No. 357.
Mr. Langston to Mr. Frelinghuysen.

No. 551.]

Sir: On the 6th instant the chargé d’affaires of the French Government resident in this capital, Mr. Ernest Burdel, called at this legation, and in a brief conversation represented that it was the judgment and [Page 584] desire of the President of the Republic of Hayti that the propositions contained in the paper a copy of which, with translation, is herewith inclosed and transmitted, should, after being approved by the diplomatic corps of Port-au-Prince, be presented by him to Bazelais and his companions, insurgents, now and since the 26th of March last in possession of Miragoâne, and in open and declared warfare against the Government, and their accceptance pressed upon said insurgents in the interest of humanity. In answer to my question whether Bazelais and his companions had asked the good offices of the corps or himself, Mr. Burdel answered in the negative; and when asked whether he supposed Bazelais would receive and entertain such propositions, he said he should go to Miragoâne in one of the small war vessels of the Government, which would be put at his disposal, and he had no doubt that the insurgents would receive him kindly, and at least treat the propositions to be presented with considerate respect. Assured also that my colleagues would all sign the paper presented, and persuaded that its presentation could do no harm, if it did no good, as the dean of the corps I signed the paper, assenting to its propositions and their presentation by Mr. Burdel, acting in the name of the Government and the corps. The five gentlemen representing, respectively, the Governments of Prance, England, Germany, Spain and Italy, also signed the paper and approved the visit of Mr. Burdel to Miragoâne for the purpose indicated, and on the afternoon of the 6th instant Mr. Burdel took passage on the Haytian man-of-war La Sentinelle, arriving early Monday morning, the 7th instant, at Source Salee, within the lines of the Government troops, and thence in due time made his way into Miragoâne, where he had a conference with Bazelais, who, after due consideration, declined to accept the propositions offered. Returning on Thursday, the 10th instant, Mr. Burdel reported to the President and his colleagues the unsatisfactory result of his mission.

Upon reading the two propositions following the preamble of the paper, to wit, article 1, according to which Bazelais and his companions are required to lay down immediately their arms, which, with all munitions and engines of war in their hands, shall become the property of the state, and article 2, according to which the Government engages to protect them against all ill usage up to the time of their departure to such place in America as they may desire, one knowing the resolute and determined disposition of the men to whom such propositions were offered, the character of the stronghold in which they are lodged, recollecting the apparent victory which they have achieved in the engagements had with the troops of the Government, especially in the engagement had on the 31st of March, and the expectation entertained by them that at an early day, should they hold out, maintaining their position of defiance and fight, disaffected parties that might be in various parts of the Republic would rise against the Government, must have doubted from the very first whether they would consent to such propositions, and not have been at all surprised when they declined to do so.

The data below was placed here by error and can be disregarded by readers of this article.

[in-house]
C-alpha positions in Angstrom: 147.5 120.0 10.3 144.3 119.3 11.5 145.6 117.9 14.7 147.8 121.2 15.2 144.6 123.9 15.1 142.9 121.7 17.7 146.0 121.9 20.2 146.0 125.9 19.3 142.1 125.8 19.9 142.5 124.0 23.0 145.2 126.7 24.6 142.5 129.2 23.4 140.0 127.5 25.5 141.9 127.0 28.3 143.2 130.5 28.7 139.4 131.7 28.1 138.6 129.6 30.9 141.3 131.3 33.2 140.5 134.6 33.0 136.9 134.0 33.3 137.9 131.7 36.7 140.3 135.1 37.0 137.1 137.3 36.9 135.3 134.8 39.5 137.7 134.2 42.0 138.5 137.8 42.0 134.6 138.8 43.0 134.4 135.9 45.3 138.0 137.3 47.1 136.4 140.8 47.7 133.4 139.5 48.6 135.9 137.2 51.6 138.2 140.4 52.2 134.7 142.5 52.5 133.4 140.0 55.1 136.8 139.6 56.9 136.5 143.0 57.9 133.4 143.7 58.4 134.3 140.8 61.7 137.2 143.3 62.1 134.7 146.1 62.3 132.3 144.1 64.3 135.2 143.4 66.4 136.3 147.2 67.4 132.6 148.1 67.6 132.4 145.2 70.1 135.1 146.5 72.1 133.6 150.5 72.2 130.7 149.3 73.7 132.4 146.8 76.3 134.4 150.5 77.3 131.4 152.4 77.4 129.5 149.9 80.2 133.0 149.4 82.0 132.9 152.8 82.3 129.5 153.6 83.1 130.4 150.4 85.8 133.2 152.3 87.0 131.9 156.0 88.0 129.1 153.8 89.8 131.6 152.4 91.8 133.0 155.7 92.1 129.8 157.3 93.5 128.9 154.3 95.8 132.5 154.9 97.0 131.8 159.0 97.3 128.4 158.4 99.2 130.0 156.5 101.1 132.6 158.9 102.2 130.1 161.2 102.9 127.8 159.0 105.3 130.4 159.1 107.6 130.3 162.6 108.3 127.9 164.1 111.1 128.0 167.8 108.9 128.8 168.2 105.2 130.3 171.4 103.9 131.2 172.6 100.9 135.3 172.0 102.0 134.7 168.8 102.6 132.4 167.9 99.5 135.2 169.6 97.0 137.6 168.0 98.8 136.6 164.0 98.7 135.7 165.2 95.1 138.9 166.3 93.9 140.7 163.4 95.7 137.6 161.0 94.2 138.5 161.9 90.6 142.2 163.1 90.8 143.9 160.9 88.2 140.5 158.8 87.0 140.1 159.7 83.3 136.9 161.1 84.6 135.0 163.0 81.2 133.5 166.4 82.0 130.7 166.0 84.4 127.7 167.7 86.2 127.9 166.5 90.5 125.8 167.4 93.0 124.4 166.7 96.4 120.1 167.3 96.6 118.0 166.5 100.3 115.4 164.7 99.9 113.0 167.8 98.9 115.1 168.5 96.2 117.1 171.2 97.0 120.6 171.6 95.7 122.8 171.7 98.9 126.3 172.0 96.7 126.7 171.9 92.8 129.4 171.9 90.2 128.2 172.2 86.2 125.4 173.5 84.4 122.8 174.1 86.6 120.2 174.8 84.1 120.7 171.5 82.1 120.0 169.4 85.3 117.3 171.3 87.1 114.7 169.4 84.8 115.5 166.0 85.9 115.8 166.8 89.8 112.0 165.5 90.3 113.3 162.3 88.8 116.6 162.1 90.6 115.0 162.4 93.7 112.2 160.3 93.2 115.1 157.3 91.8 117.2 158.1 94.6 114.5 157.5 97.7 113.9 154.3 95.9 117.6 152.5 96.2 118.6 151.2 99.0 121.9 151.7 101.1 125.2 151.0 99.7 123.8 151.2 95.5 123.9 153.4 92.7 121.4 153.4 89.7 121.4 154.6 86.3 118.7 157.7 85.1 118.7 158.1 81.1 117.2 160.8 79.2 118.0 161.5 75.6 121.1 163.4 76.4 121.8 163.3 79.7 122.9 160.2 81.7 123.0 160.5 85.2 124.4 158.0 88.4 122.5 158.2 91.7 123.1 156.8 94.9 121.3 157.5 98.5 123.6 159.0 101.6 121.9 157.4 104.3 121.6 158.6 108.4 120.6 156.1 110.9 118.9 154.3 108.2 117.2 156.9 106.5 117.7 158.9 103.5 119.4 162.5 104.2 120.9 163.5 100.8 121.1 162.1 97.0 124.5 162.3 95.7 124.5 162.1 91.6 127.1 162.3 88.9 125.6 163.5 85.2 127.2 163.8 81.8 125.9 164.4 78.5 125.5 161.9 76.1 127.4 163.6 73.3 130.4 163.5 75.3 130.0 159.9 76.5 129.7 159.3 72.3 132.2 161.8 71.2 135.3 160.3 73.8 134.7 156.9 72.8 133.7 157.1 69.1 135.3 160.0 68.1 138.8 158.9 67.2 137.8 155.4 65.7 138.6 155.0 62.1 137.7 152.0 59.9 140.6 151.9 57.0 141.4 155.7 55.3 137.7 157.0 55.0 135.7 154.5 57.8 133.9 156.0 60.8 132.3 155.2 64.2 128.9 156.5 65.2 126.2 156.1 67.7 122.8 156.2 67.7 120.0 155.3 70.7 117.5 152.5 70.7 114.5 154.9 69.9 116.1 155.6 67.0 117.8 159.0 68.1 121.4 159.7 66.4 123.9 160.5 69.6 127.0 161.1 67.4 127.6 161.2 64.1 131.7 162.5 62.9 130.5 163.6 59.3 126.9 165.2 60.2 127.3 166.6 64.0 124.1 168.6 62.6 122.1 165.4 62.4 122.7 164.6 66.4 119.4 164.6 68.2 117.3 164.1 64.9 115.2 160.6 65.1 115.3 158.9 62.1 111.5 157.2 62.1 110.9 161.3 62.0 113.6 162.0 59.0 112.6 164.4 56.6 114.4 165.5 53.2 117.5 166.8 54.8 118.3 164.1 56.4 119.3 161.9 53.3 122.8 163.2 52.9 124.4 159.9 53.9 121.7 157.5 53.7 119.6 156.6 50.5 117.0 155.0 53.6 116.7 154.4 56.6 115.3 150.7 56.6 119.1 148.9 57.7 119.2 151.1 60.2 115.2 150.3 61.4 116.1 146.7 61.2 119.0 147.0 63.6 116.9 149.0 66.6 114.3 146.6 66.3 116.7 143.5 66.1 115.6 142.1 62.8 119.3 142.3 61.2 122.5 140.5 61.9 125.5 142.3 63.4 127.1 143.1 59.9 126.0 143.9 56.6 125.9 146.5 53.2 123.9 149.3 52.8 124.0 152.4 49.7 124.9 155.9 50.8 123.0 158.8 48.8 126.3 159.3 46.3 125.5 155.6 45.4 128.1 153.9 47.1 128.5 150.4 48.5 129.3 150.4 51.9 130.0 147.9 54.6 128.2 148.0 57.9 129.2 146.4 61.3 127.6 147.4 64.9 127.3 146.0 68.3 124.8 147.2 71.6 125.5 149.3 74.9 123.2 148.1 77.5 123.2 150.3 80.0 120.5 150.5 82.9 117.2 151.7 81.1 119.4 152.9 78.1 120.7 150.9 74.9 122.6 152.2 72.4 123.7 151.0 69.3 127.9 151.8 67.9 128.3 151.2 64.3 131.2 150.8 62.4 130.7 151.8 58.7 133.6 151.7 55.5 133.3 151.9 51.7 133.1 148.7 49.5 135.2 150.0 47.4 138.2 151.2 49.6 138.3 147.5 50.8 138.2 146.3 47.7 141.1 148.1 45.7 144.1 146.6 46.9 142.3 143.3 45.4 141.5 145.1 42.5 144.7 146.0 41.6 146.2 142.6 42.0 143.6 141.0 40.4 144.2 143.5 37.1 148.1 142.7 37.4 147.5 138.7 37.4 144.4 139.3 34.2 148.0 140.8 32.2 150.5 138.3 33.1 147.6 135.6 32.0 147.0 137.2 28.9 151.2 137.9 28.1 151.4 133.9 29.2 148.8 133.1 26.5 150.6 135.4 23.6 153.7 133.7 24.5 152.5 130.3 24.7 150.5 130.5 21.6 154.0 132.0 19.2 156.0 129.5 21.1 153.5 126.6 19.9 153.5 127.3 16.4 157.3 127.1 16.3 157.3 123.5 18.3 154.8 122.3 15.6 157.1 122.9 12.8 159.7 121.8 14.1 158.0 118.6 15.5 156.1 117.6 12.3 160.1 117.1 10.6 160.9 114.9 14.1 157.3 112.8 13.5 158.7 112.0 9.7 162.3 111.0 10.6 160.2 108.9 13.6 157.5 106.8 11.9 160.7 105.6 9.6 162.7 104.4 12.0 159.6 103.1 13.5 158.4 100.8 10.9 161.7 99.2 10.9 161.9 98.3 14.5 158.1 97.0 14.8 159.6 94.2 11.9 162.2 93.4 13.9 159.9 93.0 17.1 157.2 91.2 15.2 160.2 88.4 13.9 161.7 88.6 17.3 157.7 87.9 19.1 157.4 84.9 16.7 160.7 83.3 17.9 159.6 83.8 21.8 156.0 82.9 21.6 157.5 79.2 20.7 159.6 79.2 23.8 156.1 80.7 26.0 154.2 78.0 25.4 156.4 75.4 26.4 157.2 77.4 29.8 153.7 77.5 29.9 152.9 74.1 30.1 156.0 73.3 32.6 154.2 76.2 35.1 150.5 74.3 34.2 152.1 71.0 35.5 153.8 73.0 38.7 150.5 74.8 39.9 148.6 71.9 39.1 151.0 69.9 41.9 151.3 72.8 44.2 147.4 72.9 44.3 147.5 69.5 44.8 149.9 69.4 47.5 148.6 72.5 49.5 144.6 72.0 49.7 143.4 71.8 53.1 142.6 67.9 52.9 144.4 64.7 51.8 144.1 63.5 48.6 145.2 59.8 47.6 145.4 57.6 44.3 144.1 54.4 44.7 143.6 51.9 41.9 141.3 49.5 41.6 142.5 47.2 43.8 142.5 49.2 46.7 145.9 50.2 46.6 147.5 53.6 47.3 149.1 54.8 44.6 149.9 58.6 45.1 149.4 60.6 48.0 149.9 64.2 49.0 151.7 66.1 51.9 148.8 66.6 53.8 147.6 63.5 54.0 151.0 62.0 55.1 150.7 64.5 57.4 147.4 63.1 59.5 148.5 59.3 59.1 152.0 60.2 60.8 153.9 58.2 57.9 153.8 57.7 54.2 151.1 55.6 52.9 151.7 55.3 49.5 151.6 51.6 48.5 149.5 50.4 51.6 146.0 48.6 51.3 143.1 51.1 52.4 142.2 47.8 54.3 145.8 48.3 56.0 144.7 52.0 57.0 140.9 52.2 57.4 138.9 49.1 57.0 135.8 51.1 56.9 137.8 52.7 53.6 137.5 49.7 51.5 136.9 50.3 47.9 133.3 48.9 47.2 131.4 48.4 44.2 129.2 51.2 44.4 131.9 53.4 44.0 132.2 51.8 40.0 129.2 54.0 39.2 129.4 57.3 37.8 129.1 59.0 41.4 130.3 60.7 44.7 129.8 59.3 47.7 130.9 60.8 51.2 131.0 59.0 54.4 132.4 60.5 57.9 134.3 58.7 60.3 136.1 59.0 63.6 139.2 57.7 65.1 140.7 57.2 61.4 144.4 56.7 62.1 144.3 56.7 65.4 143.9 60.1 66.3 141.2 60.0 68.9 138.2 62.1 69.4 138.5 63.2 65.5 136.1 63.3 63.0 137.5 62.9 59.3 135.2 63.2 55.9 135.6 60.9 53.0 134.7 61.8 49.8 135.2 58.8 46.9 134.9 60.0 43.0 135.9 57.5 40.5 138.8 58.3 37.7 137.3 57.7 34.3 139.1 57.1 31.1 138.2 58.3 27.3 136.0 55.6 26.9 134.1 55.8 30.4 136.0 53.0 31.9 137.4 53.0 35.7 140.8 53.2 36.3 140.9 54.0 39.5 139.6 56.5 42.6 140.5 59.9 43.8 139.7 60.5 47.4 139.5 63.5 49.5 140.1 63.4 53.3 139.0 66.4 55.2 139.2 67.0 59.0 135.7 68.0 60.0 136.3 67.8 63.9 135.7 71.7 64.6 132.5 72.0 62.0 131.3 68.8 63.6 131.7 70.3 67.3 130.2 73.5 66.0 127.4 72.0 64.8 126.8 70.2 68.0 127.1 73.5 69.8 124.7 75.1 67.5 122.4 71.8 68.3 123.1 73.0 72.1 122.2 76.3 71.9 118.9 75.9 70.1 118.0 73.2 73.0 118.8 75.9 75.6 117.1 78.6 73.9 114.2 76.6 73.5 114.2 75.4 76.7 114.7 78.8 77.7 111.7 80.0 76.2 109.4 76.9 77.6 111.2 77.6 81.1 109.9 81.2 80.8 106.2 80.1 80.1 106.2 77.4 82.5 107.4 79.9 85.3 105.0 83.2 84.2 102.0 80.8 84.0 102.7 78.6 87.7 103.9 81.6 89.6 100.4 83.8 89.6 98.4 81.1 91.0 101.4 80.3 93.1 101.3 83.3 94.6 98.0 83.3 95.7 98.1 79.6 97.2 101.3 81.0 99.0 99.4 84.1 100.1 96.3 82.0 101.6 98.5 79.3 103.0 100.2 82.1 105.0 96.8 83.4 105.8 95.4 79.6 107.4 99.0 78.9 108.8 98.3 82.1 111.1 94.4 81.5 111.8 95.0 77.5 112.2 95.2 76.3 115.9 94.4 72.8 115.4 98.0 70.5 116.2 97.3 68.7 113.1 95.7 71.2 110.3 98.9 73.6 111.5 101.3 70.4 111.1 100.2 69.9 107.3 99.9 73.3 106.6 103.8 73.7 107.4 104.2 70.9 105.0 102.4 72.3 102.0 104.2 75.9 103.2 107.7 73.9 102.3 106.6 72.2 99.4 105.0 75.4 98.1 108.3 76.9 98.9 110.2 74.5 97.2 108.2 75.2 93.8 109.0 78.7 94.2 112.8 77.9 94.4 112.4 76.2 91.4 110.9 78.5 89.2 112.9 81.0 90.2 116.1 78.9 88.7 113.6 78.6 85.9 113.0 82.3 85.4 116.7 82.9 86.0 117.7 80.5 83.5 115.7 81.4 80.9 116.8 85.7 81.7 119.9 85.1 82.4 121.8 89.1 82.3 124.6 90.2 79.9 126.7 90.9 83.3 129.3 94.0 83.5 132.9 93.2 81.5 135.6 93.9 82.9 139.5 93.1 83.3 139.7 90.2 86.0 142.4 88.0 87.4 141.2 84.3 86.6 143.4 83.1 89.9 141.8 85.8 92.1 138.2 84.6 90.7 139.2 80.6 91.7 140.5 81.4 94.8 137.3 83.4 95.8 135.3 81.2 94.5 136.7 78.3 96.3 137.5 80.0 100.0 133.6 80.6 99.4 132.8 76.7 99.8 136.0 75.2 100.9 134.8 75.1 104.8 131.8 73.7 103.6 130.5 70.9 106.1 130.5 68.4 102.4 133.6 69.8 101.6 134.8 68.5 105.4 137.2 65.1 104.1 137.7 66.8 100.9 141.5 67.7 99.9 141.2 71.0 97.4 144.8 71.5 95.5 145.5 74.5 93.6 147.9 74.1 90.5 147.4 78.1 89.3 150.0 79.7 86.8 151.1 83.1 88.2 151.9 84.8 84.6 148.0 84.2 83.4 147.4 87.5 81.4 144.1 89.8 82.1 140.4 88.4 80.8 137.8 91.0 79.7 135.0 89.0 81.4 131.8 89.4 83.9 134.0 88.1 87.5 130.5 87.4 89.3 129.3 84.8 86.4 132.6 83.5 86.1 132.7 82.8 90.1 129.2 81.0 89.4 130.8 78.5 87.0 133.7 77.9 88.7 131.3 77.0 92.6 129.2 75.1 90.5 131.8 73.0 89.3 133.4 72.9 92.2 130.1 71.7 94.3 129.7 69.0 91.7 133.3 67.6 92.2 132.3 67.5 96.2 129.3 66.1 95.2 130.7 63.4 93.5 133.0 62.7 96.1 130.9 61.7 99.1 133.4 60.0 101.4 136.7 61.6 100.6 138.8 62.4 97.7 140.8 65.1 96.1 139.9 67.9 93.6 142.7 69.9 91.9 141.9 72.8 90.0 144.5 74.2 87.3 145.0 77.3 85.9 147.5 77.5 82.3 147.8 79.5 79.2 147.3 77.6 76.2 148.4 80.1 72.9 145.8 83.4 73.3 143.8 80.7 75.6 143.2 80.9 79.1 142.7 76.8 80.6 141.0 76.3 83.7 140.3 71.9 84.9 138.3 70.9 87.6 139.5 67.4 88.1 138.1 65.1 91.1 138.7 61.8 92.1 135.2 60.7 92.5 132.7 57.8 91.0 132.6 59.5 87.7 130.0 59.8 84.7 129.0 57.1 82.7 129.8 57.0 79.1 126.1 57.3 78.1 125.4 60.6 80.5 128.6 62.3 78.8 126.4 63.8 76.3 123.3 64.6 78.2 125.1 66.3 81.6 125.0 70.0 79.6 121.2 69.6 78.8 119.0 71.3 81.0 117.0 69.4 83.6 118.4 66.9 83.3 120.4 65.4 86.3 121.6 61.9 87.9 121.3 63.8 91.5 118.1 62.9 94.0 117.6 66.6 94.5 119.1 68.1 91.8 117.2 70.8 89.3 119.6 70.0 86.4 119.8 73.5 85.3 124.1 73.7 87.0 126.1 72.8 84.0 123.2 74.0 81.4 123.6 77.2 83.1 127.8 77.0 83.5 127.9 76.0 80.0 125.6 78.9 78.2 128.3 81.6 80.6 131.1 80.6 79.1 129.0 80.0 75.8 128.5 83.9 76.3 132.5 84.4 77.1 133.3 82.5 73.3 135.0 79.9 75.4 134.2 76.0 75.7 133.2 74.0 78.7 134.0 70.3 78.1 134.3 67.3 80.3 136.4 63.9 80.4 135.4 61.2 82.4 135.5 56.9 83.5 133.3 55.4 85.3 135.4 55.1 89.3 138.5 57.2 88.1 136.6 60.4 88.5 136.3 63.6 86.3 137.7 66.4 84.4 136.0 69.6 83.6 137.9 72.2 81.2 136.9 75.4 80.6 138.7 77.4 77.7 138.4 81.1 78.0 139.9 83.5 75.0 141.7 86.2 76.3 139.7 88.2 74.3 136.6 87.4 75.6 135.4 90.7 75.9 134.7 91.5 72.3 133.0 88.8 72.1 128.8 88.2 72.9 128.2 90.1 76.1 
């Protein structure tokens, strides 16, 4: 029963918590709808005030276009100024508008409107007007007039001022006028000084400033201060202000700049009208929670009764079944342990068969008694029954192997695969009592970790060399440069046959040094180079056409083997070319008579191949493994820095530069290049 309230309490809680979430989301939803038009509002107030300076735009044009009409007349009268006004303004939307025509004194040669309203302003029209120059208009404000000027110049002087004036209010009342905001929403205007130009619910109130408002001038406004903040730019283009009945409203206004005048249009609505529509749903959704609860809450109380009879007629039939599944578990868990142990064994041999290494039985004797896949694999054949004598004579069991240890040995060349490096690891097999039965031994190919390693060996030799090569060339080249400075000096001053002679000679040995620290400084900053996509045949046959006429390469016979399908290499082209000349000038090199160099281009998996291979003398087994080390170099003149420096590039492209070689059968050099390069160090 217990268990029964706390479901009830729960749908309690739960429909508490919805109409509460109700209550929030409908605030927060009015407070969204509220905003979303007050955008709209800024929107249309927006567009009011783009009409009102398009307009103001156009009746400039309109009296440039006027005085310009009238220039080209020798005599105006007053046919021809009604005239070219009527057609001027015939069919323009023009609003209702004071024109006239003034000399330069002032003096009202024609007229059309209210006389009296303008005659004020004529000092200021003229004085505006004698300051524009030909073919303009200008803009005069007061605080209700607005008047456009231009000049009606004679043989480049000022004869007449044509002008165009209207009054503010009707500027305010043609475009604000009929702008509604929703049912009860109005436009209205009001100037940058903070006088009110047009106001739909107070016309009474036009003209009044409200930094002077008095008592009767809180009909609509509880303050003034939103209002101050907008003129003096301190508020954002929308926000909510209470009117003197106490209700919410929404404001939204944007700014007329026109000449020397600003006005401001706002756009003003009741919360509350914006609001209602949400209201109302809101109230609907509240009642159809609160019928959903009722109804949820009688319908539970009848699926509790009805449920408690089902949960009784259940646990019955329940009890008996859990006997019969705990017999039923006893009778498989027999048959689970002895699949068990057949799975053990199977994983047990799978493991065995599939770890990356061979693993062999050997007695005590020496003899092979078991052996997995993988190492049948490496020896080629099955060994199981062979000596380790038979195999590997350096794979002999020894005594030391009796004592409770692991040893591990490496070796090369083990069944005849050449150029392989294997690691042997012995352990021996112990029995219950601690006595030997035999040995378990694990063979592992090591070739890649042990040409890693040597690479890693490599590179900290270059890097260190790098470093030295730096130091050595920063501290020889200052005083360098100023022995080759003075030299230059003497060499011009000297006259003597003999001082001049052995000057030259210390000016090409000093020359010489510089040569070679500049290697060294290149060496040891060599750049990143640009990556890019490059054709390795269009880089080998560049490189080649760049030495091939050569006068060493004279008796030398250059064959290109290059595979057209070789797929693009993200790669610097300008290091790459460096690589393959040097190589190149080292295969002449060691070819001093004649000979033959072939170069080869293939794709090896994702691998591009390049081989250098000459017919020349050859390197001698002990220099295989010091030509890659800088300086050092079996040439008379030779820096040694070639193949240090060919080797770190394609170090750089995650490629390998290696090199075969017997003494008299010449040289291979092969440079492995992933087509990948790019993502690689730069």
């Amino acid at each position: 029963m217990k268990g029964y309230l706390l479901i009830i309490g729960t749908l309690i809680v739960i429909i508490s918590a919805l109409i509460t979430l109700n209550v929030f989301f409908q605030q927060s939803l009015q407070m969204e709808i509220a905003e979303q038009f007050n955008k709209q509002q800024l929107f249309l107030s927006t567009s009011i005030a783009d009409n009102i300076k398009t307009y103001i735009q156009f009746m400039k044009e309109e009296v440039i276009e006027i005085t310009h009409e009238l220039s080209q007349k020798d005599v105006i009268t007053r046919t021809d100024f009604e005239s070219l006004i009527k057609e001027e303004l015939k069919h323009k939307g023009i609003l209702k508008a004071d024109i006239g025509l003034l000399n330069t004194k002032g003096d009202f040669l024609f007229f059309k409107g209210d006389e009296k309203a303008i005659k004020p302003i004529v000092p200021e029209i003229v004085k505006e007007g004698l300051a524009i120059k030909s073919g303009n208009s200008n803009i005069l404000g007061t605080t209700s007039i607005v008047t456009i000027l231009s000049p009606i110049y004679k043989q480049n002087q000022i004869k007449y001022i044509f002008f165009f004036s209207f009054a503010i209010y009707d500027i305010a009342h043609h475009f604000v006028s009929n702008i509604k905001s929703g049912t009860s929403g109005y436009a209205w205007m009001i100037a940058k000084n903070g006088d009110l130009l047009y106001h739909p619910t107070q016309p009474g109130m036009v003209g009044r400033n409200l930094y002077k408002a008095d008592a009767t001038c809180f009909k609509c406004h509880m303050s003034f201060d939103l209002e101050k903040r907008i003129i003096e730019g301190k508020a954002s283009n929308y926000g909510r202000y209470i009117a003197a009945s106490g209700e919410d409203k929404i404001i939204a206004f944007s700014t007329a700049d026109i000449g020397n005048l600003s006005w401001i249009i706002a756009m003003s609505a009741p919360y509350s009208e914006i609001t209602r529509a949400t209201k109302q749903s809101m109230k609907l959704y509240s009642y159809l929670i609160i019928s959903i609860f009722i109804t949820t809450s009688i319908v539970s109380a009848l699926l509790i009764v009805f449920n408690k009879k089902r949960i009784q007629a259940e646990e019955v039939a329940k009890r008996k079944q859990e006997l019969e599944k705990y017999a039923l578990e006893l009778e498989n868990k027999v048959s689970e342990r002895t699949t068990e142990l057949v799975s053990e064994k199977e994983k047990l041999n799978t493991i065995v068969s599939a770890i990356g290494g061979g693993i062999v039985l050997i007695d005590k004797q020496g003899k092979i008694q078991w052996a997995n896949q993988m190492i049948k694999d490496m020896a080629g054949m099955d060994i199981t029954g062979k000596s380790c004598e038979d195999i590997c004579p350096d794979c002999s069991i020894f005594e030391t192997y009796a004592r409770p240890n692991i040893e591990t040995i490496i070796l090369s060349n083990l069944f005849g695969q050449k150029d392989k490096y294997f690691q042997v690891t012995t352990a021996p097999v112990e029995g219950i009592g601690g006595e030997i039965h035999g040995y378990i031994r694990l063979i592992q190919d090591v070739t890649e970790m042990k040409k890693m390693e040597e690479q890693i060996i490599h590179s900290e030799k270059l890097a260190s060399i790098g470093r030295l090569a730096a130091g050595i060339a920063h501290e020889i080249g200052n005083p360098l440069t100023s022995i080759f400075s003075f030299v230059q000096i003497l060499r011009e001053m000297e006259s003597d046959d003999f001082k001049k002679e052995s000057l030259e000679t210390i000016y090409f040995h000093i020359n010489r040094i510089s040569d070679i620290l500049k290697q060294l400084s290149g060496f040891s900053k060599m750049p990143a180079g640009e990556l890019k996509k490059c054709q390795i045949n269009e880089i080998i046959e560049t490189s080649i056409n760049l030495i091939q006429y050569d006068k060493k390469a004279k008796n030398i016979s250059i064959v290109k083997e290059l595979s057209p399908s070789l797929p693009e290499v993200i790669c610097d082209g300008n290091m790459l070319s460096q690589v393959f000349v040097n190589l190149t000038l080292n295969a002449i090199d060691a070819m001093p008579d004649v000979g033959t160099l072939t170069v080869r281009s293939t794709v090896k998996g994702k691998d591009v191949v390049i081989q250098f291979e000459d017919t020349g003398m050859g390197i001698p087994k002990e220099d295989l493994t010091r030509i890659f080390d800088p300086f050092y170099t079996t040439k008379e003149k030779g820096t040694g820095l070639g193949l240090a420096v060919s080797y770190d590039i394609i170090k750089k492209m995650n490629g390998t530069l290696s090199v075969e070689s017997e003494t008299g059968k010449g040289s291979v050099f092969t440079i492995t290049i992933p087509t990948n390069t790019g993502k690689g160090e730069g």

Bazelais and his companions are still in possession of Miragoâne, as defiant and determined, it would seem, as ever.

But the Government, still enjoying, as it appears, the confidence of the people, with peace and good order prevailing everywhere in the country outside of Miragoâne, is, according to report, preparing for a general and decisive movement upon the insurgents.

I have, &c.,

[Page 585]
[Inclosuure in No. 551.—Translation.]


The members of the diplomatic corps, John Mercer Langston, minister resident of the United States, Ernest Burdel, chargé d’affaires of France, C. Frensberg, consul of Germany, M. Garrido y Gill, consul of Spain, H. T. C. Hunt, in charge of Her Britannic Majesty’s legation, a. Christiensen, consul of Italy, having assembled this day to devise ways and means to shorten the crisis which impedes affairs in the most disastrous manner throughout the extent of. the Republic, and especially to put a stop to the effusion of blood in the struggle which is taking place at Miragoâne between Mr. Boyer Bazelais and his companions on the one part and the troops of the legal Government on the other—

Considering that the prolongation of the conflict in troubling more profoundly still the relations of their respective citizens, with the authorities and people of the provinces, can only multiply the abuses which are born of prejudice and passion in agitated times;

Considering that the inevitable, imminent triumph of the Government troops would conduce immediately and inevitably to excess and vengeance, to which the friends as well as the enemies of the Government are exposed in a city taken by assault;

For these reasons, moved by a sentiment of humanity, they have resolved to offer their amicable intervention to his excellency, the President of the Republic of Hayti, to secure the cessation of hostilities at Miragoâne.

To this end, they have adopted the following project, which shall be carried into effect as soon as the parties concerned shall have approved the following conditions:

Article 1.

Messrs. Boyer Bazelais and his companions shall immediately lay down the arms, munitions of war, and all engines whatever which they have brought with them, and-which shall become the property of the state.

Article 2.

The Government agrees at the same time to protect their persons against ill-usage up to the day of their departure for such place in America as they shall desire.

  • HUNT.